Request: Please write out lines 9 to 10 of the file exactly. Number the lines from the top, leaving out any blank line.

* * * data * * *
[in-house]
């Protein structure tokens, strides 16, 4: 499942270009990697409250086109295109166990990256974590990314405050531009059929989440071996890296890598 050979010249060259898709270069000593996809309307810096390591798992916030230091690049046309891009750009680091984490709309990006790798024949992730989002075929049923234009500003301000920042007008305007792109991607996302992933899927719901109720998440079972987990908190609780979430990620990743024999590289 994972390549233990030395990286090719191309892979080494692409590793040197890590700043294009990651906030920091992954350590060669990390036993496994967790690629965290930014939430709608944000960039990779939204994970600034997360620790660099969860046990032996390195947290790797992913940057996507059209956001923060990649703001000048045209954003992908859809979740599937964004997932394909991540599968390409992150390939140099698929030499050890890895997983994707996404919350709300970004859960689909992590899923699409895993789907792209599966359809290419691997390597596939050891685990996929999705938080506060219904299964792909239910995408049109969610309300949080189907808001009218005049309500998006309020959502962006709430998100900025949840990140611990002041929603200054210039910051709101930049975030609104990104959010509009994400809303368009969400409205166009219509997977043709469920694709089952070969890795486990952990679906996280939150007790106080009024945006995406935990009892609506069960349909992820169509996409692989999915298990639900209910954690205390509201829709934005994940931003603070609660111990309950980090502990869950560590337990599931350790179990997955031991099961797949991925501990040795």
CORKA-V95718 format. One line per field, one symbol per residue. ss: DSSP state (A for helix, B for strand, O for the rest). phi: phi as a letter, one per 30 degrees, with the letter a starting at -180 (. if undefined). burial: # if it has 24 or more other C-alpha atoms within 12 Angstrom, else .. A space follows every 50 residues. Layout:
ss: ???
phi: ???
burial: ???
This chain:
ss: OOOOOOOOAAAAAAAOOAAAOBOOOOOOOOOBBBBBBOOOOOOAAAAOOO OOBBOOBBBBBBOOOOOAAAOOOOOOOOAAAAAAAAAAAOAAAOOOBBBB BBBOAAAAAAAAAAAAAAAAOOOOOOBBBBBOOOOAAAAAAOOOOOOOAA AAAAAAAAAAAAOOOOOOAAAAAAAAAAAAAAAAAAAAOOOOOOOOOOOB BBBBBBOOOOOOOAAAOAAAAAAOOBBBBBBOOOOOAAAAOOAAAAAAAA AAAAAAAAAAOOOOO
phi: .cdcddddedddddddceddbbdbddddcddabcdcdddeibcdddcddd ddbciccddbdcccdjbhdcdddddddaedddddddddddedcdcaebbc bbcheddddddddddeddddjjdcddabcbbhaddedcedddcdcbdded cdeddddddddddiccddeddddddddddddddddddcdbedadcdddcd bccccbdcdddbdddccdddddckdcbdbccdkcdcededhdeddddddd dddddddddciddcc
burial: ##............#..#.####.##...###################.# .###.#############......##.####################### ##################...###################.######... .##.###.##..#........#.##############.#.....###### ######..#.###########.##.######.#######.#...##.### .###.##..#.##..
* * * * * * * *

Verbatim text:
phi: .cdcddddedddddddceddbbdbddddcddabcdcdddeibcdddcddd ddbciccddbdcccdjbhdcdddddddaedddddddddddedcdcaebbc bbcheddddddddddeddddjjdcddabcbbhaddedcedddcdcbdded cdeddddddddddiccddeddddddddddddddddddcdbedadcdddcd bccccbdcdddbdddccdddddckdcbdbccdkcdcededhdeddddddd dddddddddciddcc
burial: ##............#..#.####.##...###################.# .###.#############......##.####################### ##################...###################.######... .##.###.##..#........#.##############.#.....###### ######..#.###########.##.######.#######.#...##.### .###.##..#.##..